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Modular Profile: Thomas Hutmann & Modular News

Modular Profile: Thomas Hutmann

As Neuzeit Instruments, German designer Thomas Hutmann is creating marvellous, original designs for Eurorack. From the Orbit synth voice to the Quasar binaural audio mixer, Neuzeit designs sound excellent, all but throw the rulebook out of the window and look rather gorgeous too.

On his entry Into modular

I never owned a modular system until I started developing my own modules. Before that, I was producing techno with a non‑modular synth setup and Ableton, but I also did a lot of circuit tinkering on breadboards and circuit‑bending on some Korg Volcas. When I decided to build my own hardware synthesizer, I couldn’t find a decent case and power supply anywhere, which is when I discovered Eurorack. It meant certain things were outsourced to the user, and it having patch points was a real feature, as opposed to just having solder pads for circuit‑bending that you could only access by voiding your warranty! Later my first module, Orbit, was born. I decided to also let the user choose the oscillator of that synth, so you simply have to add any audio source and get a full synth voice based on bit‑crushing and distortion.

On his go‑to modules (aside from your own!)

In my big ‘fun case’ I have a lot of Doepfer modules for everything analogue and some Xaoc effects like the Sarajewo BBD Delay and the Timiszoara Multi‑FX. I love their clean, scientific silver look! For the harder side of the spectrum, I am a big fan of Schlappi Engineering modules. Also the Droid series by Mathias Kettner, aka Der Mann Mit Der Maschine, is a great toolset for CV and MIDI tasks. I also do a lot of hardware design for Mathias, so my Droid controllers are all a bit Frankenstein‑ish as they are mostly prototypes. I’ve actually gotten most of my modules by trading, so I only really own modules by like‑minded engineers I know personally and with whom I feel I have a relationship.

On Neuzeit Instruments

Neuzeit means ‘new age’ in German. The products I make are both meant for now and for the future. I do my best to make durable and sustainable gear by using plastic‑free packaging, to give it a timeless interface, and provide physical robustness that will last for decades rather than becoming mediocre disposable electronics. To me, a true Neuzeit Instrument is one that offers hands‑on expressiveness, but also has its own character, a beautiful interface, and enough feature depth to give the musician years of enjoyment.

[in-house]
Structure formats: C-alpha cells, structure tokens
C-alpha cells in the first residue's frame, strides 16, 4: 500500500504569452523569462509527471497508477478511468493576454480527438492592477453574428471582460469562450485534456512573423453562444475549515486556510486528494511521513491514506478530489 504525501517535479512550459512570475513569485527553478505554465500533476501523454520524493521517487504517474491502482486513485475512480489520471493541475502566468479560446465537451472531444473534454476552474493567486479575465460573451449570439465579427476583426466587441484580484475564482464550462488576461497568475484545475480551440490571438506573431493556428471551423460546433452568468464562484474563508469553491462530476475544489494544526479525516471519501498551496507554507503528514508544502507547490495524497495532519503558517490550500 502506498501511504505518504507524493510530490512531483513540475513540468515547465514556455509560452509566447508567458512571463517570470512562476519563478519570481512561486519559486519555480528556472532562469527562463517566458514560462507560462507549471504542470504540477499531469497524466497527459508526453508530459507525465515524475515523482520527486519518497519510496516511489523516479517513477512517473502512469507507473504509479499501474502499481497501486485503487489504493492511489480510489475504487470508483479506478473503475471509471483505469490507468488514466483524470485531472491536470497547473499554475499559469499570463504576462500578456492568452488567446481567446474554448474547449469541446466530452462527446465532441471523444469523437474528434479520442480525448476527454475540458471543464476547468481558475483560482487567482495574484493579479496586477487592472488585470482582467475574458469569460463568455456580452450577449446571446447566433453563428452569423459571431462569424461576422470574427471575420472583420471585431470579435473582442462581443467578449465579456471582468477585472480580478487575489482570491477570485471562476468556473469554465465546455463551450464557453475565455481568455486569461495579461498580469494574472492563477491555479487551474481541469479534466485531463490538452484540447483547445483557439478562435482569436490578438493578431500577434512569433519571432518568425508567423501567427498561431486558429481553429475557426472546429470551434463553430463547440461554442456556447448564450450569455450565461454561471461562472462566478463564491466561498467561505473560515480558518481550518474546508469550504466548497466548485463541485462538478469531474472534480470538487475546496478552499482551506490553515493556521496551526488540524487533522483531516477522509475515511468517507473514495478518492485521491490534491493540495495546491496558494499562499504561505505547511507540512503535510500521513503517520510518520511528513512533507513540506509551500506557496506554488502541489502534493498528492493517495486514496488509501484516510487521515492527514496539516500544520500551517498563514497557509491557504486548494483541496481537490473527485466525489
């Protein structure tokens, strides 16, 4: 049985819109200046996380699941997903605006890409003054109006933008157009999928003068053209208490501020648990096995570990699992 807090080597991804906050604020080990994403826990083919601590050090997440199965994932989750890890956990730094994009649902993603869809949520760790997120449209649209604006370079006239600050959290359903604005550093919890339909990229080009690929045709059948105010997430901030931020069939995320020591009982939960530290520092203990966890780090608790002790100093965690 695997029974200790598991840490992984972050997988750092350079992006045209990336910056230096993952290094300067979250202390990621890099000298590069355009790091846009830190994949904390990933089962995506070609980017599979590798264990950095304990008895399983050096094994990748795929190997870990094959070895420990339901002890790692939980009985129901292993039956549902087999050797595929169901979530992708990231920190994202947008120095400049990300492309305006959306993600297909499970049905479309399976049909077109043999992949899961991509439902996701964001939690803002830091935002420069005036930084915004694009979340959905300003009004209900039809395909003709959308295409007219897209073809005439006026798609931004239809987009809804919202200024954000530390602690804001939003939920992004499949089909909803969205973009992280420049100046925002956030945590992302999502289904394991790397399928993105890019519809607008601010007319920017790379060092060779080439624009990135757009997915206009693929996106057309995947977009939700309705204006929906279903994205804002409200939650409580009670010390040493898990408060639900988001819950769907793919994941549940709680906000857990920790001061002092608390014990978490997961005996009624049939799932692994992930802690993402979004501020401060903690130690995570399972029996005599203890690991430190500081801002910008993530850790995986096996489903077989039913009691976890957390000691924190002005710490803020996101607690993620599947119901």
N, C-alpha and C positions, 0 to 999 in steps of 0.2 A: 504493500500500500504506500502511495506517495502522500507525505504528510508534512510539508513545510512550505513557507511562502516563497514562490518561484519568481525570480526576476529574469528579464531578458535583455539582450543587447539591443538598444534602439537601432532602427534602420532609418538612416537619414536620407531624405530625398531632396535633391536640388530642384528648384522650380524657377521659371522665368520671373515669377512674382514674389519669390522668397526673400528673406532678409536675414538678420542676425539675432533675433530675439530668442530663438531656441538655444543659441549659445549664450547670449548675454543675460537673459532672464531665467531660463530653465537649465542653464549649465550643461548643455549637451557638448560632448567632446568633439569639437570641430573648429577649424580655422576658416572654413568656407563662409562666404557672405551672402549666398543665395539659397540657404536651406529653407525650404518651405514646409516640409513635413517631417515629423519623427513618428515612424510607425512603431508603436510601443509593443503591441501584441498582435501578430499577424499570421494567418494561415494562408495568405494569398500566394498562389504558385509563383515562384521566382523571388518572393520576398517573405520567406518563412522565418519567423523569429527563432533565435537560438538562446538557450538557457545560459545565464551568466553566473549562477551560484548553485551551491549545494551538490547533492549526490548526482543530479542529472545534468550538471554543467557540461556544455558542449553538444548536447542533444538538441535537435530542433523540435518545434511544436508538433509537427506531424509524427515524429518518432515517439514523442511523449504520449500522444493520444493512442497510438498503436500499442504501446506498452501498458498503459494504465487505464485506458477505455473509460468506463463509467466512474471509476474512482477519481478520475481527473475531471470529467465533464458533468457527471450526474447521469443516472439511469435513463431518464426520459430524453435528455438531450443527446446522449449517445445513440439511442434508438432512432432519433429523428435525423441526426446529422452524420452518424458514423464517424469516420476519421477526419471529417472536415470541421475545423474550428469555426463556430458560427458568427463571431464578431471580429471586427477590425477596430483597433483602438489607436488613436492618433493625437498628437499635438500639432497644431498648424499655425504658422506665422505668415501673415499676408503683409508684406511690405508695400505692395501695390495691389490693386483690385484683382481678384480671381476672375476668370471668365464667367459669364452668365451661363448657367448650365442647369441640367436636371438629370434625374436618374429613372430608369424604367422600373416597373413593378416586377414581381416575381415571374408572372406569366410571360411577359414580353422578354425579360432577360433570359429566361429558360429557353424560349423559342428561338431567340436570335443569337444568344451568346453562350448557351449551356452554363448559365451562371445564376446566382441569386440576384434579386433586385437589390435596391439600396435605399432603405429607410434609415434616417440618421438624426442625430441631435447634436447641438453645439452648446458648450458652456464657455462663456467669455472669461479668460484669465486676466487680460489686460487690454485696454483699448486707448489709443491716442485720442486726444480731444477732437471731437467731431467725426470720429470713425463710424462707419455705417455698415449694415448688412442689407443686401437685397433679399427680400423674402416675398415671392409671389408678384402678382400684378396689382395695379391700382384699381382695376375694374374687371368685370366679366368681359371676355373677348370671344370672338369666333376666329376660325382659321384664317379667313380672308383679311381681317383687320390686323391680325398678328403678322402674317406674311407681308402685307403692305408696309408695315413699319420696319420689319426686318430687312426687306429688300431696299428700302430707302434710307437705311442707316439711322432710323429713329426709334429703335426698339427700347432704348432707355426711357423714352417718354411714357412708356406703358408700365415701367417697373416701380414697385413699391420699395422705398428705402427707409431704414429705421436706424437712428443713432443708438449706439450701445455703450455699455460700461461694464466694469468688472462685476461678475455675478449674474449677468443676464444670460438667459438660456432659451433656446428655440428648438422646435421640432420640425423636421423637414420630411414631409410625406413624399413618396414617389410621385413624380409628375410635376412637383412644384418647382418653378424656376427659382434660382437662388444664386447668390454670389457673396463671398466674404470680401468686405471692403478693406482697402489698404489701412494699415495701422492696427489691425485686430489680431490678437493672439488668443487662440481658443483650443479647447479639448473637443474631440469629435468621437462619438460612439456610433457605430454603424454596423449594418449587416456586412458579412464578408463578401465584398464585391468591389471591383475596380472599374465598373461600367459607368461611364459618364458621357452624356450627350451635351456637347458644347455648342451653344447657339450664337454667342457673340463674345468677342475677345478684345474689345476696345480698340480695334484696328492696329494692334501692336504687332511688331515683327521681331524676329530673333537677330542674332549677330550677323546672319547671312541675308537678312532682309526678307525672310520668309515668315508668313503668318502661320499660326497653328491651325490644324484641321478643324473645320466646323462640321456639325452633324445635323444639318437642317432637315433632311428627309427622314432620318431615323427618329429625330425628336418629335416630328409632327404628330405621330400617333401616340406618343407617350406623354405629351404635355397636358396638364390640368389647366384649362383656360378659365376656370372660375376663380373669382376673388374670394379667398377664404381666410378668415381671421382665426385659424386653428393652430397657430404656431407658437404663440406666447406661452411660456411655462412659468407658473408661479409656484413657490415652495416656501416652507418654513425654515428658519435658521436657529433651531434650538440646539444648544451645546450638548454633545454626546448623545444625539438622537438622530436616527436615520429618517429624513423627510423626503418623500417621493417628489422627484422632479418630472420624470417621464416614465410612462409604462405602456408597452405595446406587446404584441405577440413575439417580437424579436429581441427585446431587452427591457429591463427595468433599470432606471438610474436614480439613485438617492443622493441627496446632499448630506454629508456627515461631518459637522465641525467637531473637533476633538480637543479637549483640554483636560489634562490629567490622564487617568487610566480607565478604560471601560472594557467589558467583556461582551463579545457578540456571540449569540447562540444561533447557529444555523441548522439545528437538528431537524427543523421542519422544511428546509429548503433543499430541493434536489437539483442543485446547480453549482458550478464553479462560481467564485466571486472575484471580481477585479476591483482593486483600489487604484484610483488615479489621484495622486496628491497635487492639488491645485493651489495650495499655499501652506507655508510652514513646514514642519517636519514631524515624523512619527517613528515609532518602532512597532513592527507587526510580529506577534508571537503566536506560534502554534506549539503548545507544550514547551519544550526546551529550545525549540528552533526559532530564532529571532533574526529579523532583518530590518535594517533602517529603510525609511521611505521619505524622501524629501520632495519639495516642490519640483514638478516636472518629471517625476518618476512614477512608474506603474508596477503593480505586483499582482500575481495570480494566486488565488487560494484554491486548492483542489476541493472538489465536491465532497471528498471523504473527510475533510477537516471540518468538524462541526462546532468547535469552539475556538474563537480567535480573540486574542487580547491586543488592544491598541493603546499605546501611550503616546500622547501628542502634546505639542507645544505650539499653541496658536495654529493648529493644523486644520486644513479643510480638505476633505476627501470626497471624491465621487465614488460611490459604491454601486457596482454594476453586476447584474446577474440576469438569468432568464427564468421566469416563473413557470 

On the Warp

Warp is the result of several months of research in which I tried many, many things with partials and additive synthesis. This included training neural networks on audio, building algorithms for polyphonic fundamental analysis and time‑stretching, and much more that did not make it into the final module! However, the goal of this journey was to find an approach for deep‑level access to harmonics and some sort of semi‑automatic generation of a soundpool, which finally resulted in the GalaXY editors. This would have been good enough for an additive oscillator, but I felt it was not yet a real ‘instrument’, so I gave the Warp the most powerful CPU I could find and squeezed every last bit out of it, eventually adding a fully polyphonic wavetable synthesizer engine!

On the culture of modular

Modular is a great melting pot of sound designers, the DIY community, engineers and musicians, most of whom have been in the game for several years and are dedicated to their passion. It is also a great way to connect with people at synth shows, jams or by trading modules. As a developer, I am also glad that there is an environment where you can pick a specific part of the signal chain and focus on it, instead of having to build everything else as well. It is also great to see that most of the modules out there have a decent build quality, which ensures a vibrant secondhand market and keeps them in the loop for a long time.


If you’re not familiar with AI Synthesis, get to know them: Abe Ingle’s Portland, Oregon‑based operation is a DIY powerhouse and not long ago unveiled their latest offering. The AI024 X VCF is a four‑pole low‑pass filter promising to bring the “clean, classic, creamy” character of legendary ’80s synths to Eurorack.

ADDAC System, meanwhile, have announced the launch of the ADDAC309 CV to Expression, a simple but effective 4HP module that allows CV to be routed to the expression input of any effects pedal. The best part is that it draws all its power from the pedal in use, so doesn’t need any power from your case.

Bastl Instruments have launched the seemingly Matrix‑themed Neo Trinity, an 8HP ‘automatable modulation hub’ boasting six channels of LFO, Envelope and CV generator‑based goodness with incredible amounts of flexibility.

ALM have also released a utility ‘smorgasbord’ recently and also in 8HP. The Mega Milton includes a stereo line input converter for boosting line‑level audio, a four‑input fixed mixer, a gated slew limiter, a sample & hold with analogue white noise and even a buffered mult. Whew!